• Billing and reporting software: Uses data from the other ITS components to generate financial and client tracking reports; simplifies ridership reporting and invoicing.
  • Traveler Information is also being made accessible by phone, the internet, and on the vehicle. Stops are automatically being called out, and information that accounts for accessible features in the built environment.
  • Last new state-of-the-art assistive technologies that improve accessibility for seniors and persons with disabilities are helping people get to and from transit stops. These include talking signs, personal way finders and navigation aids.

These are all beginning to work together through Intelligent Transportation Systems using advanced communications, networked systems and information management to provide accessible door-to-door mobility to all.

Slide 8. Mobility Services For All Americans

a photo collage of various elderly or disabled persons getting on and off buses and transportation vans


Mobility Services for All Americans is a new U.S. DOT ITS Program Priority Initiative approved in 2004 to use technology to improve coordination and overcome barriers.

Its Goals are to use service coordination and technology integration to

  • Increase mobility and transportation accessibility for the transportation disadvantaged and the general public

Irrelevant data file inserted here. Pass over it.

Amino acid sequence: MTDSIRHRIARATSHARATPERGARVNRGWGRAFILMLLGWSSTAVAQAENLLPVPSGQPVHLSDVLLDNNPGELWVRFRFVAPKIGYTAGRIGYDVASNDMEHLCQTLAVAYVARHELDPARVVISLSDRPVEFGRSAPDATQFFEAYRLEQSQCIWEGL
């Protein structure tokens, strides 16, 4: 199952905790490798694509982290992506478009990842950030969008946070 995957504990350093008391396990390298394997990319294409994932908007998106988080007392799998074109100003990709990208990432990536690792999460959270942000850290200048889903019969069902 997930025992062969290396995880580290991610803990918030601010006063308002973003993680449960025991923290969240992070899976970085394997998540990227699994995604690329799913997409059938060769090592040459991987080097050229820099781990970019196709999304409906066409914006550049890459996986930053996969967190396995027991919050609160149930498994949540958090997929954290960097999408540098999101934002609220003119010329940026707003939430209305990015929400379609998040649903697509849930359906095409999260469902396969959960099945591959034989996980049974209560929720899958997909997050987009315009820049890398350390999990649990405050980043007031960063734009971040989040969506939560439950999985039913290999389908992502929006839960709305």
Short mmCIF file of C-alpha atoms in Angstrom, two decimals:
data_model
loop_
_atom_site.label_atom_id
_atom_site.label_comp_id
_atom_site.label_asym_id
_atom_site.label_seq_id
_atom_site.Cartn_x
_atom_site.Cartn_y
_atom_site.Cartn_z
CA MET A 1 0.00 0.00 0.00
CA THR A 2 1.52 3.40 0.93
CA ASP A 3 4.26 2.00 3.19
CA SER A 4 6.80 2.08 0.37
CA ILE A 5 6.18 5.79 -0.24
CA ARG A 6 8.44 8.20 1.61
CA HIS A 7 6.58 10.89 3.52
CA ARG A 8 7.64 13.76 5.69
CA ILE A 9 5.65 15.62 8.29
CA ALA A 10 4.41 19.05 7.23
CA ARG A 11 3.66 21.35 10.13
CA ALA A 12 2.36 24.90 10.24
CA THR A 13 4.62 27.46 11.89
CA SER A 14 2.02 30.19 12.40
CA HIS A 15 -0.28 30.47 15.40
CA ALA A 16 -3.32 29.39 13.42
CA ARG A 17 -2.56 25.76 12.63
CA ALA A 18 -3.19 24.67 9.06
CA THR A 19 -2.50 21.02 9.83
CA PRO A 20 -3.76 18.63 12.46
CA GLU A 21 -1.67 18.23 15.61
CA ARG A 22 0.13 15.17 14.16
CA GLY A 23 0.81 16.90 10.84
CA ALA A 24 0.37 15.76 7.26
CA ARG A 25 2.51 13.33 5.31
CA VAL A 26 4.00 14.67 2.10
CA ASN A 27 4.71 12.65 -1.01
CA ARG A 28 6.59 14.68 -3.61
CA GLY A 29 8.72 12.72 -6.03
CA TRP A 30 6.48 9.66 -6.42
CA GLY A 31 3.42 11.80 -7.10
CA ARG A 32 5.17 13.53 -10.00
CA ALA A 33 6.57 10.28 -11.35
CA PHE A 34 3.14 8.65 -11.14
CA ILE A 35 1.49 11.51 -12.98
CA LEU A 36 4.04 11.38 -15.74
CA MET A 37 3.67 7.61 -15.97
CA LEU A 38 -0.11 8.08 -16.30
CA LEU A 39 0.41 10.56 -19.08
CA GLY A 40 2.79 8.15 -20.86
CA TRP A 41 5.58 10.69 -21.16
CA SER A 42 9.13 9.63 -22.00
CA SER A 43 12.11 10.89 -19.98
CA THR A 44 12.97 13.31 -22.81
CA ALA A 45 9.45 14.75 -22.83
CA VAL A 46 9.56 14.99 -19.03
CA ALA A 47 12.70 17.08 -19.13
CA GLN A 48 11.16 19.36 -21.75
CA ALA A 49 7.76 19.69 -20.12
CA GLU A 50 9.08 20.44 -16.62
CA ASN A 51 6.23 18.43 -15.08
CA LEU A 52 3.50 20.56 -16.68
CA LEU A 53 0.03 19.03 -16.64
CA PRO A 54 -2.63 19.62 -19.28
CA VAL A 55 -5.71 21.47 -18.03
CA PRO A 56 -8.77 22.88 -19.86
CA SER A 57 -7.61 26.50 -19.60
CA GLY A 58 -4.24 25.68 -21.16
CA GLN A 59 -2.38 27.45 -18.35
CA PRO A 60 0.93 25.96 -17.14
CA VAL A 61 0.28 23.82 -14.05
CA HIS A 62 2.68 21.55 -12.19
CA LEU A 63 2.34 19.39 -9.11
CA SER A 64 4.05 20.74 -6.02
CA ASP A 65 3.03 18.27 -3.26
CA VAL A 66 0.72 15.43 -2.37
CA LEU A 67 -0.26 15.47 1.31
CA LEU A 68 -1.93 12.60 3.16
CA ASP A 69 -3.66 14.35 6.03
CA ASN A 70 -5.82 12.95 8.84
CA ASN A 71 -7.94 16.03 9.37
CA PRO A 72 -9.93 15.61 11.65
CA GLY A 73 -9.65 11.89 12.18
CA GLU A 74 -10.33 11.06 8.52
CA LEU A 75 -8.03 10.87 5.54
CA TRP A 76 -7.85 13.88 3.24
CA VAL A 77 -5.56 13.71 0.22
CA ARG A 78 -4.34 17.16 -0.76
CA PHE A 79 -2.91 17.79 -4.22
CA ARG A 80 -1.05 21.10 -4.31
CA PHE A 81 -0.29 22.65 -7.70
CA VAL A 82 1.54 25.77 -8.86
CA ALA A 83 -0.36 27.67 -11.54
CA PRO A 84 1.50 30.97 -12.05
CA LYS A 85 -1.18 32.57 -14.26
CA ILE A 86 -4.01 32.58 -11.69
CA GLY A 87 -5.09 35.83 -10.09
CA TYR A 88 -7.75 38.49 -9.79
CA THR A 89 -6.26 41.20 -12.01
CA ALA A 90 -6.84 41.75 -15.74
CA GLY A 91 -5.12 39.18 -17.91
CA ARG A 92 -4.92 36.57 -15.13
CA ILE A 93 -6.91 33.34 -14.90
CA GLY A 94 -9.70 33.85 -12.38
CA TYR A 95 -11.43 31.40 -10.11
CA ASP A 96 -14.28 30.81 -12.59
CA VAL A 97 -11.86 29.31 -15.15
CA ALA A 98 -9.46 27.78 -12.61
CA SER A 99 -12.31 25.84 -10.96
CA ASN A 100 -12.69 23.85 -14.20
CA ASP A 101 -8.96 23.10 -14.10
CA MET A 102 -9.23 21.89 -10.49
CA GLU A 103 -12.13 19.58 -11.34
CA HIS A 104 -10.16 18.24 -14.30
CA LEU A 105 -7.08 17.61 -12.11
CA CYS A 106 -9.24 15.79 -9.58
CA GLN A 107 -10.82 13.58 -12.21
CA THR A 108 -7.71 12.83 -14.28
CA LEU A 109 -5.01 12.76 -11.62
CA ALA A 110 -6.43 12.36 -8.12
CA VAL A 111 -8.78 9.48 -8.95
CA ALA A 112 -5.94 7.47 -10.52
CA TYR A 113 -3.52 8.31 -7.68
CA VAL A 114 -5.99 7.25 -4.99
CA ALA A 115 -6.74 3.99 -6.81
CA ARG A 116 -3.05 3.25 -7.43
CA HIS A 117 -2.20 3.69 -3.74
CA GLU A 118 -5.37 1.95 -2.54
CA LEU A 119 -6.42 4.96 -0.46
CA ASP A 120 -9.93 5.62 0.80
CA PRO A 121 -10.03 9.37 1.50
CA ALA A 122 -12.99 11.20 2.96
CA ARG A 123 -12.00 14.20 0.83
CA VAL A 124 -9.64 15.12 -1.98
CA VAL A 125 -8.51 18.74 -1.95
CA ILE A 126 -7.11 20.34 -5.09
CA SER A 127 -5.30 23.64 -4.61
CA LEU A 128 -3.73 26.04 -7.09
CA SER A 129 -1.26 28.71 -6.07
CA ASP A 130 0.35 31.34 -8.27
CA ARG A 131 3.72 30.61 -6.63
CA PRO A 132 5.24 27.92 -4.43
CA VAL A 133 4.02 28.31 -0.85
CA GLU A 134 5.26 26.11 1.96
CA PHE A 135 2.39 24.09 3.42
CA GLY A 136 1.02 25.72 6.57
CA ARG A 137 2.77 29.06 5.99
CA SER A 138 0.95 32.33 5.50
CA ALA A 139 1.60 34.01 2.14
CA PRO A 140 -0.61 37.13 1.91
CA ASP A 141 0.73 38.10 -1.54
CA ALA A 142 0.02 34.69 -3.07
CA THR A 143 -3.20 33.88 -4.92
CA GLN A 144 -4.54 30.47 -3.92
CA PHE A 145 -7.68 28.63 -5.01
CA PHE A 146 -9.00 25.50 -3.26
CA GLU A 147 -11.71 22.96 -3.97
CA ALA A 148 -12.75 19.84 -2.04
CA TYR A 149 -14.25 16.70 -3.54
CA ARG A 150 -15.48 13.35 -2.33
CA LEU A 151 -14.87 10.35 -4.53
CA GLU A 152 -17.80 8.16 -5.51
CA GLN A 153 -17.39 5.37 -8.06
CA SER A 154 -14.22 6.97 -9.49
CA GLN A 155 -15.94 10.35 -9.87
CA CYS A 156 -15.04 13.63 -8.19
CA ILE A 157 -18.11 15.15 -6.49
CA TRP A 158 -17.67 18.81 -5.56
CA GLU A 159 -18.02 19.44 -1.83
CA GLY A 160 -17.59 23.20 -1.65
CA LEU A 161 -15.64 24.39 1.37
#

• Achieve more efficient use of federal transportation funding resources (i.e., provide more service with the same funding).

Its End Product will be a Replicable/Scalable Model Traveler Management Coordination Center (TMCC) that provides one-stop customer-based travel information and trip planning services, and coordinated transportation service operations.

In order to achieve this, the following five steps are essential:

  • The first is building coalitions that include a DOT intermodal program team, an inter-agency coalition, and stakeholder advisory group/task forces. The goal is to make it not just a U.S. DOT initiative, but something shared by all.
  • The second is working with and build upon United We Ride, and other Federal activities.
  • The third is carrying out foundation research to understand the needs and barriers of the disabled and elderly commonalities that we are trying to serve, the issues and hurdles that must be overcome in order to serve them, and the technologies that now exist that can be used to address them.
  • The fourth is selecting and implementing technology integration field operational tests.
  • The last, a key, step is developing a scalable/replicable Traveler Management Coordination Center that brings it all together.

Slide 9. Thank You

Barbara A. Sisson, P.E
Associate Administrator for Research, Demonstration, and Innovation

Federal Transit Administration
United States Department of Transportation .
Phone: (202) 366-4052


Thank you, I want to leave you with contact information for your reference, and please feel free to contact me if you have any other questions.

Once again, thank you for allowing me to speak and share my thoughts on this very important topic and I hope you enjoy the rest of this exciting ITS World Congress Conference.